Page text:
Kovac also proposed taking the CSRC’s staff out of the grasp of Howard Fuller’s institute at Marquette and replacing them with the publicly accountable staff of the City Clerk. In addition, President Michael Murphy declared that CSRC meetings would now be televised. These are changes that have long been asked for in making the CSRB’s activities more transparent to the public. This also passed unanimously.

Finally, the S&R Committee also took up a request for a new five-year charter for King’s Academy. Several Aldermen expressed concern over a long record of poor performance. The school’s CEO even admitted in testimony to the committee that the school had no working website. Murphy offered a motion renewing the school for two years, which is two years too long, but a clear improvement over a 5-year renewal. Kovac said he’d prefer a one year extension; Zielinski wanted none. The school received a 2-year extension despite these facts and the fact it was already on probation with support from all Aldermen present except Zielinski.

Alderman Zielinski Presents 50-Year Moratorium on Milwaukee City Charter Schools from MTEA Union on Vimeo.

We need to keep pressure on the Steering & Rules Committee members until they recognize that these charter schools cannot operate a year longer.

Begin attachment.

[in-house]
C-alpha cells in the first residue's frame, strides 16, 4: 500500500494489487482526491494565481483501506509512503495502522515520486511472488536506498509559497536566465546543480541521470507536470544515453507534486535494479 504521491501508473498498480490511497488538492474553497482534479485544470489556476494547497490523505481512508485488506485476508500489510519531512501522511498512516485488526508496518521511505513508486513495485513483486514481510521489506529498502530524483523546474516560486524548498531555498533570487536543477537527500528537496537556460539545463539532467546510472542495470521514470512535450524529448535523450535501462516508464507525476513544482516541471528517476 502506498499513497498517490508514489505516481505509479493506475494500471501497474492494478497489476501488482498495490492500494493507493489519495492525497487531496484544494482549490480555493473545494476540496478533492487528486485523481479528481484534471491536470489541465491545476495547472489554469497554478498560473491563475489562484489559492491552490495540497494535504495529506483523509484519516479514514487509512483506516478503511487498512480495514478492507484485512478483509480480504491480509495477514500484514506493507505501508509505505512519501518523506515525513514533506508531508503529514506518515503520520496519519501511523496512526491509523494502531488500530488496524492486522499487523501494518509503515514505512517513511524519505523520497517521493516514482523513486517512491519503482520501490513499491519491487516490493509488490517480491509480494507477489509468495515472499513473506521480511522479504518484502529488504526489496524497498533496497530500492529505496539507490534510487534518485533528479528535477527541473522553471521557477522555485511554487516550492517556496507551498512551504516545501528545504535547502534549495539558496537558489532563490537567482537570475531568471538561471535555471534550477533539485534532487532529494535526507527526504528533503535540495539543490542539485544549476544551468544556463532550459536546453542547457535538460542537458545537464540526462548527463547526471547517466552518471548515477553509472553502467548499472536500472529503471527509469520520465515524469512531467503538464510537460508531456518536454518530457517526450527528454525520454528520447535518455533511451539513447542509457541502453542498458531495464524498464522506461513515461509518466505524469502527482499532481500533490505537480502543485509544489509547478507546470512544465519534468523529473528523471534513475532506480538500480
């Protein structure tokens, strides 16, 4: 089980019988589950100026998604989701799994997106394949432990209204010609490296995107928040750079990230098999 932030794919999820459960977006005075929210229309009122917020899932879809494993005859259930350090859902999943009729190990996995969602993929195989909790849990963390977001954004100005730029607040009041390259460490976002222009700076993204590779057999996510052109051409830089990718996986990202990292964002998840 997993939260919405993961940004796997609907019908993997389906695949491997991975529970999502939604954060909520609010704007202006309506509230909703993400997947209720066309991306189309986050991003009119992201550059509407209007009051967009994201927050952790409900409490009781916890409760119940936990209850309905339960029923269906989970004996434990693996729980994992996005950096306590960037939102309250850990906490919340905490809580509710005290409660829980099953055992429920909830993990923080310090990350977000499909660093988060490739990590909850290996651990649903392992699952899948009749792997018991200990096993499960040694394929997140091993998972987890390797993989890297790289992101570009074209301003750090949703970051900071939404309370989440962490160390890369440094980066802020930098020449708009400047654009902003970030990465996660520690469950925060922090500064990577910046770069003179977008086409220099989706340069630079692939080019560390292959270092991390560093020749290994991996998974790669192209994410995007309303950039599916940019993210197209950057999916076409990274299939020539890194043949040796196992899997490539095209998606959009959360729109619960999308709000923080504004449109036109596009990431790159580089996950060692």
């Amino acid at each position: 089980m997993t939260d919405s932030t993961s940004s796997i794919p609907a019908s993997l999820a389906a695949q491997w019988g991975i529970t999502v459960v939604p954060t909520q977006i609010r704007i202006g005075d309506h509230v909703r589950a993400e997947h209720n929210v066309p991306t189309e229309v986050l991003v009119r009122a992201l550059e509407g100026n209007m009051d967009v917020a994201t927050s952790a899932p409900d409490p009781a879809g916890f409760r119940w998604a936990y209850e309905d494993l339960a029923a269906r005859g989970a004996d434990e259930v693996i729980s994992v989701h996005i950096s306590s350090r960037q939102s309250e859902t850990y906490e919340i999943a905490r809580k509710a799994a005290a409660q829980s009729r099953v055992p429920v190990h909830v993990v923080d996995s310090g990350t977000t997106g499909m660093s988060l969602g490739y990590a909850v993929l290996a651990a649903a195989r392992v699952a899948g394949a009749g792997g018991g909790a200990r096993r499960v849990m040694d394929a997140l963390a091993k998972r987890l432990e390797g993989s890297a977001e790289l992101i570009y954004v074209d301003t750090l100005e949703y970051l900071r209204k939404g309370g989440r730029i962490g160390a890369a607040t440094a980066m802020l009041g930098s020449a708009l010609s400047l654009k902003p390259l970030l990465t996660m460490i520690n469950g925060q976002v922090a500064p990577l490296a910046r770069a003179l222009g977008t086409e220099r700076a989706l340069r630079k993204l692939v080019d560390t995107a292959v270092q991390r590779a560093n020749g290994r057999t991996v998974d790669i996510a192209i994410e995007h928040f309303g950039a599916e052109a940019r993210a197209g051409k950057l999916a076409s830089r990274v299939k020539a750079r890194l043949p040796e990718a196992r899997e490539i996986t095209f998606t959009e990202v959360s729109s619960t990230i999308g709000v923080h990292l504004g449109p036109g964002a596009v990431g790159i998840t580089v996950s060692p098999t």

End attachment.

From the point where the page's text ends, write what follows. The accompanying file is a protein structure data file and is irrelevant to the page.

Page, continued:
Call-your-Alderman-Moratorium-Now

Out of the Pews and Into the Streets to Stop the Takeover of Milwaukee Public Schools

    Rev Willie Brisco speaking at a recent walk-in in support of oublic education and against the Takeover of MPS at North Division High School.

Rev Willie Brisco speaking at a recent walk-in in support of public education and against the Takeover of MPS at North Division High School.

Via MICAH (Milwaukee Inner City Congregations Allied for Hope

We will gather at Bethesda Baptist Church for a prayer vigil to move out of our faith communities and into our larger community, joining our Schools and Communities United partners, to confront the proposed takeover of our civil right to a voice in our public schools.
We will emerge from worship to lock arms in the struggle, with our coalition partners.
We will march to Hopkins Lloyd Community School to surround our beloved community school with our support. This school belongs to its hard-won community, not to those who would strip our rights and our legacy.

When: Thursday, June 11th @ 4:30pm – 6:30pm

Where: Bethesda Baptist Church Inc (2909 N 20th St, Milwaukee, Wisconsin 53206)

Facebook event page can be found here.

This is Why Milwaukee Needs a Moratorium on 2R City Charter Schools

Charter_Moratorium_Turn_Out_Graphic